Since thymoma is present in 10-15% of patients with MG, thymectomy is the treatment of choice (8). After thymectomy, 50% of patients showed clinical improvement, while 21-38% had complete remission comparing with 13% of those treated medically and exacerbations of the disease can occur in the rest of these patients several years after surgery (3). Medical therapy of MG includes anticholinesterases (e.g., pyridostigmine), immunosuppressive drugs (e.g., cyclophosphamide and/or azathioprine) and corticosteroids (9). Pyridostigmine is the most commonly used drug among anticholinesterases because it has fewer muscarinic side-effects than neostigmine (3). Additionally, plasmapheresis and intravenous immunoglobulin G are used when a patient is in crisis, or to optimize neuromuscular function preoperatively (10). If the patient is poorly controlled, plasmapheresis has been shown to be beneficial in the preoperative period (2). When such a myasthenic patient is scheduled for elective surgery, surgery must be postponed till the disease is under control. In this case report, despite surgery (tymectomy) and ongoing medical treatment with pyridostigmine, AchR antibody level was still high prior to surgery. Although it has been reported that no linear relationship was observed between plasmapheresis and decreasing antibody levels in all cases (3), we observed a marked decrease in the AchR antibody levels after 3 courses of plasmapheresis together with pridostigmine intake preoperatively. This patient was considered to be partly elective and relatively urgent because of the possibility of extending operation according to the final pathology report.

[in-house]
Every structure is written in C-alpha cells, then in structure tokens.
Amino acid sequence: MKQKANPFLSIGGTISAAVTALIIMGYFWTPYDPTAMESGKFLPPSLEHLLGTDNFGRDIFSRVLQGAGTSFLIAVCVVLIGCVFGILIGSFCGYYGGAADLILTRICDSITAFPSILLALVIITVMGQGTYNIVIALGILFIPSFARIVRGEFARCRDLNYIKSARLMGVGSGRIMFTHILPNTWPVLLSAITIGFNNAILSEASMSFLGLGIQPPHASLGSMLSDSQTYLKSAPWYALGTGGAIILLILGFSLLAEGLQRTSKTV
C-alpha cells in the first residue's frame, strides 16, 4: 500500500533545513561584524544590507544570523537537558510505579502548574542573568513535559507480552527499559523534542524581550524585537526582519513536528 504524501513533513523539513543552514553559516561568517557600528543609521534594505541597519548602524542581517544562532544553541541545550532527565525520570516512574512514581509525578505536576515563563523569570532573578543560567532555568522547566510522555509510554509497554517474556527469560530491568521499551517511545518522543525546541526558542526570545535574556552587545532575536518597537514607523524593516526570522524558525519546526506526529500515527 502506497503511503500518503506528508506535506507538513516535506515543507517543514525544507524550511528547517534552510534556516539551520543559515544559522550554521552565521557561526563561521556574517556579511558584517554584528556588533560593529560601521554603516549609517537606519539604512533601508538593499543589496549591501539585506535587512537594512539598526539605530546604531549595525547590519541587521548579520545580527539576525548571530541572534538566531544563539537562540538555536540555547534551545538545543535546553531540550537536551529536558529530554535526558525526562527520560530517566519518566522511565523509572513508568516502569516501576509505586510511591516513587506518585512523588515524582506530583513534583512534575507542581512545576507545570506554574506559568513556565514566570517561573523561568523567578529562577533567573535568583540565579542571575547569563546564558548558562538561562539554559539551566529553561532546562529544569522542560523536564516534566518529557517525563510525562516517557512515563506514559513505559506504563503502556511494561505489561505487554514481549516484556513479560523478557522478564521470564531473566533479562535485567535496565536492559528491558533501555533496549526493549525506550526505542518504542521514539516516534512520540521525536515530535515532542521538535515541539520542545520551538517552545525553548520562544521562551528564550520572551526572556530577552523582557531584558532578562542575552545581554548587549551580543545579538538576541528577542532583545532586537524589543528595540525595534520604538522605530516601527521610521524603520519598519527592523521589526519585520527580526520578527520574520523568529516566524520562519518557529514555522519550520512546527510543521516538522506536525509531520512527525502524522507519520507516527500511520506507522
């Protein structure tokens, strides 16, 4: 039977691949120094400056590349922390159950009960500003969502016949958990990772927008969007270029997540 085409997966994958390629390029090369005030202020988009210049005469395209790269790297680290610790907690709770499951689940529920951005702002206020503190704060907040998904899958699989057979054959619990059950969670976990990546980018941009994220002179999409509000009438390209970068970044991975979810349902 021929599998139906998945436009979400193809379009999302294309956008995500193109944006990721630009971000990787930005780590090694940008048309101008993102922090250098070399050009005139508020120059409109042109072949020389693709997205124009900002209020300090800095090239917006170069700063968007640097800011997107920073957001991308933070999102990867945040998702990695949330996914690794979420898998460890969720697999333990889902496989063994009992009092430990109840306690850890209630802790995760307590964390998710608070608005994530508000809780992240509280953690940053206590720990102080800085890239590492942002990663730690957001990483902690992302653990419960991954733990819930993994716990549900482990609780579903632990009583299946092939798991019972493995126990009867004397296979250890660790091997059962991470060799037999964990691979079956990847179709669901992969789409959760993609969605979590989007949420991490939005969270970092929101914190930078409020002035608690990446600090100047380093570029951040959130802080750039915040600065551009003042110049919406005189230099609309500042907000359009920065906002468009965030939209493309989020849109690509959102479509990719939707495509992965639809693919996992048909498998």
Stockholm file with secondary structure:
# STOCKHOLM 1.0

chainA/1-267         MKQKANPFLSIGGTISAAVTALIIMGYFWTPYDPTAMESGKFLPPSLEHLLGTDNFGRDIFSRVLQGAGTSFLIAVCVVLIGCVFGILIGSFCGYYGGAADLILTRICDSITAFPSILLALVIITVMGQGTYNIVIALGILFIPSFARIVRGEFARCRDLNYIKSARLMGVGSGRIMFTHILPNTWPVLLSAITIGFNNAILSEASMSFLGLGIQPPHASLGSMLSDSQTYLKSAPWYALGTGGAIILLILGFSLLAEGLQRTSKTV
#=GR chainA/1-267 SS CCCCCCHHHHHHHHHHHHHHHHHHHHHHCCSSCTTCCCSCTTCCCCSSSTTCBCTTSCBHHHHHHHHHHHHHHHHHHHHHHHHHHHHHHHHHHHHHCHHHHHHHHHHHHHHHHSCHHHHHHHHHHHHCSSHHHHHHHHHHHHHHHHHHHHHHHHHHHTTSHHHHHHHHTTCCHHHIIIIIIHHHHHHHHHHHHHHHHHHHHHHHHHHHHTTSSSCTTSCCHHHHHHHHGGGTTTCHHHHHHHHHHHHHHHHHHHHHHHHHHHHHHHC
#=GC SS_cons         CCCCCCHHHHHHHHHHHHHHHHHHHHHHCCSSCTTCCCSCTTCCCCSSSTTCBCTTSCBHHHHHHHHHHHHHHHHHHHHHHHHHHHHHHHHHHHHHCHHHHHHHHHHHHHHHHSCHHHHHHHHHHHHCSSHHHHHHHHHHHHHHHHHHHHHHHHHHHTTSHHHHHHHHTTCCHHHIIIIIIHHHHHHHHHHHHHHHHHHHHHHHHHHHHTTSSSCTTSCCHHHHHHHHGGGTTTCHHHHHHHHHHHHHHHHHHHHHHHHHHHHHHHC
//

The preoperative management of the myasthenic patient will be influenced by the surgical procedure and the preferences of the surgeon and the anesthesiologist. The disease can be exacerbated by infections, physical and emotional stress, electrolyte abnormalities such as sodium and potassium (3). Our patient had hypocalcemia which was corrected preoperatively.